593 Spatial and temporal variability of snow accumulation rate and air transports at East Antarctic ice sheet in 1993–2010

Thursday, 10 January 2013
Exhibit Hall 3 (Austin Convention Center)
Kazue Suzuki, The Institute of Statistical Mathematics, Tokyo, Japan; and H. Motoyama, K. Kawamura, and T. Yamanouchi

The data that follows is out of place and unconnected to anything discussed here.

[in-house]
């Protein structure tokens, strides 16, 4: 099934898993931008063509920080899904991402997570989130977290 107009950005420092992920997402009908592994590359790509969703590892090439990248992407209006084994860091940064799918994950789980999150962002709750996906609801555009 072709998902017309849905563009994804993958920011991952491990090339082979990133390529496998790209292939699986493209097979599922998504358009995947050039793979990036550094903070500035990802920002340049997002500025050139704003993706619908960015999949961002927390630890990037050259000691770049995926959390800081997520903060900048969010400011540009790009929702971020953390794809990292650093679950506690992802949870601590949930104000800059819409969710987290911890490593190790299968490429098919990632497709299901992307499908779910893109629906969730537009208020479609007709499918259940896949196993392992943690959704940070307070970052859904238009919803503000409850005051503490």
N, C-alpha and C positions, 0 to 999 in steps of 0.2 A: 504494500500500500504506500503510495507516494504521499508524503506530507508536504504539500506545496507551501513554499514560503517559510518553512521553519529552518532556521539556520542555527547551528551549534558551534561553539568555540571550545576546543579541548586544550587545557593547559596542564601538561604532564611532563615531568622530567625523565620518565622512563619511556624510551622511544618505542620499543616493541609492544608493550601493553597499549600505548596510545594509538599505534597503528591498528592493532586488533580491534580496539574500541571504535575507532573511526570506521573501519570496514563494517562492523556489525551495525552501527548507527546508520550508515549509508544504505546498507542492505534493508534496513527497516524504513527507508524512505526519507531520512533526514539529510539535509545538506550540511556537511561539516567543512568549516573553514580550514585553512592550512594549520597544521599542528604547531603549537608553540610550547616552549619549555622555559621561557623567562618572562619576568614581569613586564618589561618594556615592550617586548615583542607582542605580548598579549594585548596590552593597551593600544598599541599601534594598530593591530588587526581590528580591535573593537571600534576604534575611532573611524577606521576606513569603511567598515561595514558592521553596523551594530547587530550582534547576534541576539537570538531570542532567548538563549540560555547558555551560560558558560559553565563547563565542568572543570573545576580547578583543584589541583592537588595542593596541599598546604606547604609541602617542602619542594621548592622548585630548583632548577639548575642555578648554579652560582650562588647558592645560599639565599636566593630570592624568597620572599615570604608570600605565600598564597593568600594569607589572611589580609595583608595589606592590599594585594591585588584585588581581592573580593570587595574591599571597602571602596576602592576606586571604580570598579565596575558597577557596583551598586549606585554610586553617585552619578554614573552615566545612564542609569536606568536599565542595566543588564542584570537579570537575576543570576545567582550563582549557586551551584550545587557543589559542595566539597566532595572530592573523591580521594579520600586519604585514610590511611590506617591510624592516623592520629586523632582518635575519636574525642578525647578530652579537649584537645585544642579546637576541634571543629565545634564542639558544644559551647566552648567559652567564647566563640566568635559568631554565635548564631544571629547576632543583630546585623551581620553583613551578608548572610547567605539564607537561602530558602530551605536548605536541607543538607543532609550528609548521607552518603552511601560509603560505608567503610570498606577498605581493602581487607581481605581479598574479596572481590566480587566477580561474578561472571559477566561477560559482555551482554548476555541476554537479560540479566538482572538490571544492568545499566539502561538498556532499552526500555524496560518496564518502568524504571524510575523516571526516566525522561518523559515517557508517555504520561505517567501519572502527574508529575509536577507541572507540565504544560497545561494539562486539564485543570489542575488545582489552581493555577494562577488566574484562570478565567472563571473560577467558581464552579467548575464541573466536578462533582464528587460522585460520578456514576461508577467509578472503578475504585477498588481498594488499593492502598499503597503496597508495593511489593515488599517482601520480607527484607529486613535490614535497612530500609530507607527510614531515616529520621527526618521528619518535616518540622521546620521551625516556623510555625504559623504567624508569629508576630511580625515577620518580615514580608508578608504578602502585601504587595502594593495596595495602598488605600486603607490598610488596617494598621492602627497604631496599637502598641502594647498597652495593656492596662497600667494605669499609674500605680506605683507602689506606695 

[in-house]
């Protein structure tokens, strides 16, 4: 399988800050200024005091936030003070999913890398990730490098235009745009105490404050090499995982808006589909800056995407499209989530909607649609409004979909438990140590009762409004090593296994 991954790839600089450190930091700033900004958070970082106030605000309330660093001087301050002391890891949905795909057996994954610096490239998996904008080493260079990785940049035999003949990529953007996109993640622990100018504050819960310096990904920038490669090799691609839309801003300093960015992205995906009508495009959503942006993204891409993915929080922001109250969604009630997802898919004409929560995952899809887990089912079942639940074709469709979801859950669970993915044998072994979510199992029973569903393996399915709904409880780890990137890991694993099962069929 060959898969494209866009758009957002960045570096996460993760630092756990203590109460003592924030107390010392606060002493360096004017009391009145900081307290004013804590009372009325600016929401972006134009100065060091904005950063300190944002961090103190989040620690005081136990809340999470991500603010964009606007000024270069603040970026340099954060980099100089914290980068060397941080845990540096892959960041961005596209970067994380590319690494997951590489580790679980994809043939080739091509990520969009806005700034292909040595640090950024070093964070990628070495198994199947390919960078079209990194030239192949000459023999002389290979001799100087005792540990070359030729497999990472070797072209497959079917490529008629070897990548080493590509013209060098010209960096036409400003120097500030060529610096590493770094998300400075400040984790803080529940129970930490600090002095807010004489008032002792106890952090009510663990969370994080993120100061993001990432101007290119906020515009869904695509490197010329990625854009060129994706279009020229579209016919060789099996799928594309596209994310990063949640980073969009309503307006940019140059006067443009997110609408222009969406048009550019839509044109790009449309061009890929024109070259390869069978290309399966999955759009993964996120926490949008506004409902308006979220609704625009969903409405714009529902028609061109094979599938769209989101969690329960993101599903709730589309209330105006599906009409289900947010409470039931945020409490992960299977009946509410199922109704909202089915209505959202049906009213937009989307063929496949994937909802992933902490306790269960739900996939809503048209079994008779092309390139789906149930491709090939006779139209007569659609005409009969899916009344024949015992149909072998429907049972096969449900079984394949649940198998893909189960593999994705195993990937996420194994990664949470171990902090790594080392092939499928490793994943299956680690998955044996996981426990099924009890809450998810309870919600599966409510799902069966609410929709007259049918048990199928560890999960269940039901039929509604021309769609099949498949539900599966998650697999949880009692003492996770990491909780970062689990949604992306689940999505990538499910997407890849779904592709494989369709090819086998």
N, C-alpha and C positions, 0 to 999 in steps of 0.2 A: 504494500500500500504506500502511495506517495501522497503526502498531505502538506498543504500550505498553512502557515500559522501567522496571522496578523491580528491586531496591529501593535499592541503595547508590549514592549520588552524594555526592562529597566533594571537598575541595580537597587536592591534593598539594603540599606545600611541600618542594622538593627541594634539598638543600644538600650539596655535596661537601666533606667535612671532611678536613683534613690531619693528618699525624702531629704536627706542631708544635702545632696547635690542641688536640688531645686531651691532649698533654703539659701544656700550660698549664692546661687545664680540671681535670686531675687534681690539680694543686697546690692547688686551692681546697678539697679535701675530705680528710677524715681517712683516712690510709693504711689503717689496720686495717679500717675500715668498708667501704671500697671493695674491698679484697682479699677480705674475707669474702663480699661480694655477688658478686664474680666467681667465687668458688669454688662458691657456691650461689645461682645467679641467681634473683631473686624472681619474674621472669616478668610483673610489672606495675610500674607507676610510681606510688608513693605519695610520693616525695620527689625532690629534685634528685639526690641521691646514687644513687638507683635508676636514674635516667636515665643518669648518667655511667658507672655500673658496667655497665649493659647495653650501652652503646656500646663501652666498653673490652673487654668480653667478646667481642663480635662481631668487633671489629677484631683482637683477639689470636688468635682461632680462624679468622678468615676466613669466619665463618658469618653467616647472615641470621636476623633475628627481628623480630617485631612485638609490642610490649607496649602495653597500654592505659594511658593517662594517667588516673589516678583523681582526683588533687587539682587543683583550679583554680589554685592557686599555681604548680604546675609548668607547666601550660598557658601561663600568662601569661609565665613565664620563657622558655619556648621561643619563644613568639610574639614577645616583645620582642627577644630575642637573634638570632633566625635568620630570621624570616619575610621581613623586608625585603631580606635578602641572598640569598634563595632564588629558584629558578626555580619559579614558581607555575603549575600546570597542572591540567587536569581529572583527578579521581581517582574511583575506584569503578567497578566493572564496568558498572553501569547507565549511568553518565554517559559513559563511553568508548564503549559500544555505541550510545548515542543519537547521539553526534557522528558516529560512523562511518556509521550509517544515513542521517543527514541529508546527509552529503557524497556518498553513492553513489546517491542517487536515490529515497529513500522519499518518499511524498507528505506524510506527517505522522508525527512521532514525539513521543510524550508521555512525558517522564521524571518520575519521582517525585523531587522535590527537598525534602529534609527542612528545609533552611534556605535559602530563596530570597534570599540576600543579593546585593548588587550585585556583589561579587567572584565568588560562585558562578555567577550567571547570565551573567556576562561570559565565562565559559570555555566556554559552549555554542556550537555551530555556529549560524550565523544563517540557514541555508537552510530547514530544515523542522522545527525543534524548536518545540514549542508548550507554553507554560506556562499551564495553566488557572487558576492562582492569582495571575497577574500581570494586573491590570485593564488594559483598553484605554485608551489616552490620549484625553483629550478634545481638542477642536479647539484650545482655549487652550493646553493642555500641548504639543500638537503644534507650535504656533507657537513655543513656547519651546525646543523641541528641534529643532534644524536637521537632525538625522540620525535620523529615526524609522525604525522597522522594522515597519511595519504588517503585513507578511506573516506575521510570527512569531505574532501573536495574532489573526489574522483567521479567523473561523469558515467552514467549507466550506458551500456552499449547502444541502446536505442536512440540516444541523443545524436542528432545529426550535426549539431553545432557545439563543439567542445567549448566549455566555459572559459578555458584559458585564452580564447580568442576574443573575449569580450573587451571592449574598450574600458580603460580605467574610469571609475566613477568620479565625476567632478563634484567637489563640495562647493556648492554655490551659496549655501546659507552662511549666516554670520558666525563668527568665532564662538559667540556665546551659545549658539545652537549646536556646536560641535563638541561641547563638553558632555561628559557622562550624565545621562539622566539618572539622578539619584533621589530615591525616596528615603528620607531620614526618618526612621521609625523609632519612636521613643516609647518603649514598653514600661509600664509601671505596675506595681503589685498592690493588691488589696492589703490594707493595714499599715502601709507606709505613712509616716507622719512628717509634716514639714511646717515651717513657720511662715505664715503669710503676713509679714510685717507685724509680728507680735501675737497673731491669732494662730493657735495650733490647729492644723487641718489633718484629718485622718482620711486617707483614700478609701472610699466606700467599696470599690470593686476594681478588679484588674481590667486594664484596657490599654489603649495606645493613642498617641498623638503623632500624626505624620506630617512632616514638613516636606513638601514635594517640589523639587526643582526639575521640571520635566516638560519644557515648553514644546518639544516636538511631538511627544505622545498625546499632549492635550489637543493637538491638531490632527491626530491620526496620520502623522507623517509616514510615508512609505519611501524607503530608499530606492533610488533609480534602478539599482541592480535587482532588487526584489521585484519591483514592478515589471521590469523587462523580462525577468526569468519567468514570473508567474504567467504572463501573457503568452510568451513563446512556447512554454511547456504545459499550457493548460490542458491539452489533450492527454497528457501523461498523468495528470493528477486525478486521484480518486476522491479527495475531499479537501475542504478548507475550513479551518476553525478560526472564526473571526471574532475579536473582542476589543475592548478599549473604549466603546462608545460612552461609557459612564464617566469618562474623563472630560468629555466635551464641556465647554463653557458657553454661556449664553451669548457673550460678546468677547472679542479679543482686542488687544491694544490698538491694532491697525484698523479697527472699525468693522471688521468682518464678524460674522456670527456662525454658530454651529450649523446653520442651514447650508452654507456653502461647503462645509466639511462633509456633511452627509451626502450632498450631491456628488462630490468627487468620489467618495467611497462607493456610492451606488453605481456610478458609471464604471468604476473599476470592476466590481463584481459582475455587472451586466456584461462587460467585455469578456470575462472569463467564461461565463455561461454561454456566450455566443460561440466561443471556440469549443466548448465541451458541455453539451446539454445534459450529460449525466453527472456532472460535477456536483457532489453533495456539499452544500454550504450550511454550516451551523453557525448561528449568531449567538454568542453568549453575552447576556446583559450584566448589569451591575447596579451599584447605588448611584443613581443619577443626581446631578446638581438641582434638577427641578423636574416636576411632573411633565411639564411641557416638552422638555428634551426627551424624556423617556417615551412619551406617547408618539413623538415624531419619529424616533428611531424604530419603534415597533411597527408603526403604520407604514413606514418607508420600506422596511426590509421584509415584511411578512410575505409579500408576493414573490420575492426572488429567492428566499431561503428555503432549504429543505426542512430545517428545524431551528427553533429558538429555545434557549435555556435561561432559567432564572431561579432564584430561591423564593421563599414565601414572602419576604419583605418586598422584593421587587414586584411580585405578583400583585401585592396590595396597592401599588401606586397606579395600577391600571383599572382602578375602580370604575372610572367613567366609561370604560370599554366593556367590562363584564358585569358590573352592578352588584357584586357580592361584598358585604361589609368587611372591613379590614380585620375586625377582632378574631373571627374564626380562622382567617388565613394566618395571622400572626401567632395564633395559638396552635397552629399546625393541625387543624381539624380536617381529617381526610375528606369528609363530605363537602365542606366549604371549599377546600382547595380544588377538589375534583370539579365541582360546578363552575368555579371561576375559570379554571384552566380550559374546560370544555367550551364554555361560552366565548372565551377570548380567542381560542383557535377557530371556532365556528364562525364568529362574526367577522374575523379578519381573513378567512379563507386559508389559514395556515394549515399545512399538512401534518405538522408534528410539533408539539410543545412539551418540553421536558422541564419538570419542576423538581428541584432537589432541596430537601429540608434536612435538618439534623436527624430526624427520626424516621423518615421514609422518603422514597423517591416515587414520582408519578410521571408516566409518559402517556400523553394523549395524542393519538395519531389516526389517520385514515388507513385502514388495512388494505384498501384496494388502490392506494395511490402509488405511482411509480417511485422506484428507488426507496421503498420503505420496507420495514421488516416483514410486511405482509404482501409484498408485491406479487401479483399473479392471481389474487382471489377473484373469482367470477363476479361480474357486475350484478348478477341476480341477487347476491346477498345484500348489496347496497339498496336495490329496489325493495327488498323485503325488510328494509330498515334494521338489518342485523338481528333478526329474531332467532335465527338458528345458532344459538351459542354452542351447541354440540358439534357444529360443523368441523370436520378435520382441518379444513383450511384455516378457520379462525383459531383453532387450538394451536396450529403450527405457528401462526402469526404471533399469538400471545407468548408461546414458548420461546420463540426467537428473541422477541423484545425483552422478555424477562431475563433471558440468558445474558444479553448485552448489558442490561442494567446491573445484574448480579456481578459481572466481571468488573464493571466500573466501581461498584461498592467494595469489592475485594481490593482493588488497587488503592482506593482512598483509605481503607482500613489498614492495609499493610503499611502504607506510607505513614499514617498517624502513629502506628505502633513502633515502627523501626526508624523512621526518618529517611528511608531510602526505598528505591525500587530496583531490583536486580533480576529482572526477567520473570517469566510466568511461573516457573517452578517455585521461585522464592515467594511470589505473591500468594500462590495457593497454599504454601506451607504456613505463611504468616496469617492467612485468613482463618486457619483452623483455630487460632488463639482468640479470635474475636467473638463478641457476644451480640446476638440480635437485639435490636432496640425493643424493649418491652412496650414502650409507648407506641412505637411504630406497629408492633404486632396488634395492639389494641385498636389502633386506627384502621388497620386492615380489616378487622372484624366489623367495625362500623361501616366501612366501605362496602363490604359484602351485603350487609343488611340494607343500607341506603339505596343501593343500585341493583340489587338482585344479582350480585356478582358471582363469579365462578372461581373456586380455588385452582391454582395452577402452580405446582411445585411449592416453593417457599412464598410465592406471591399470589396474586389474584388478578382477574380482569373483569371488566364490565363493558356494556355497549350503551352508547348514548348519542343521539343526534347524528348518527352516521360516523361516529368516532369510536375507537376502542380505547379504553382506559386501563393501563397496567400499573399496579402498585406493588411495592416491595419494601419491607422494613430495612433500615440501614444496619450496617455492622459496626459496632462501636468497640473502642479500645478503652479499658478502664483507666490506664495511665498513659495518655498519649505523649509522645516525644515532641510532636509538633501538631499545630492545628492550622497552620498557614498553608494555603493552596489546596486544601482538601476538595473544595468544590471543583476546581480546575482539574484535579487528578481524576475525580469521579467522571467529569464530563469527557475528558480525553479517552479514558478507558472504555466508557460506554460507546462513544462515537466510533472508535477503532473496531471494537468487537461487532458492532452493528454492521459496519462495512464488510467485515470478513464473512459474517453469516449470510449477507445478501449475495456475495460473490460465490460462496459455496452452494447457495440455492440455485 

Influenced by the steep shapes and surrounded by the ocean, Antarctica has a specific spatial distribution of snowfall and humidity. The coastal area has many snowfall and blizzard, whereas the interior area has a few heavy snow events but there are some influences by the diamond dust every day. The high altitudes and low temperature make the less humidity around the interior, the annual accumulation rate is very low. It is important to understand the spatial distribution of the accumulation rate and their interannual variations to estimate the mass balance of the ice sheet for predicting the future climate change, e.g. sea level rise. Snow stakes along the traverse routes have been observed for long term monitoring program 'the variation of ice sheet surface mass balance' from the 1960's by the Japanese Antarctic Research Expedition in Shirase glacier drainage basin, East Antarctica. During the traverse route between coastal S16 point (69°02'S, 40°03'E, 580m a.s.l.) to inland Dome Fuji (77°22'S, 39°42'E, 3,810m a.s.l.), the snow stake observations every 2 km have been carried out from 1993. Comparing the annual accumulation rates with AAO-indices (SAM), annual accumulation rate and AAO-index showed the positive correlation. We attempted to express the moisture transport using trajectory analysis by assumed that air parcels come from the outside of Antarctica would have rich moisture than the air parcels that traveled around the ice sheet. Air transports are calculated using the NITRAM trajectory model (Tomikawa and Sato, 2005) and ERA-Interim meteorological data set in 1993-2010. The time duration is 5 days from the lifecycle of synoptic disturbances and we suppose the origin of air parcel is the point of trajectory at 5 days ago in this study. The starting points are distributed from 69°S to 78°S per 1 degree along the 39°E and its altitude is 1,300m above the surface. The annual (averaged from 69°S to 78°S along 39°E) percentages of air parcels came from outside of Antarctica have a positive correlation with the annual averaged accumulation deviations in 2000s. However, in the 1990s, there is no significant phase as same as its relationship with AAO-indices. To discuss about this change from 1990s to 2000s, we compared the averaged monthly numbers of snowfall days at Syowa Station for those terms. These are not the amount of snowfall. They are only records whether the day had snowfall event or not. The total monthly snowfall days have a seasonal variation but there is a significant difference between 1990s and 2000s. In 1990s, they decreased in June and have a semiannual cycle. However, in 2000s, the decreasing has gone and the numbers don't change in through the winter. As in 1990s, the snowfall would concentrate in the early winter, especially Katabatic wind area, the annual accumulations tend to be low because we measure in summer. But in 2000s, it snows in late winter too. Moreover, the total annual snowfall days has increased and got larger amplitude in 2000s. Therefore the accumulation rates seems to be changed from 1990s to 2000s. Comparing the phases of AAO-indices and numbers of the air parcels came from the outside of Antarctica, we found a relationship between them. In 1990s, if SAM has a plus phase, the atmospheric circulation field tends to enhance the air parcels from outside of Antarctica to enter into the interior region. However, that relationship has gone in 2000s. We are trying to make it clear why the relationship has changed. We will discuss our interpretation for this relationship in the presentation.
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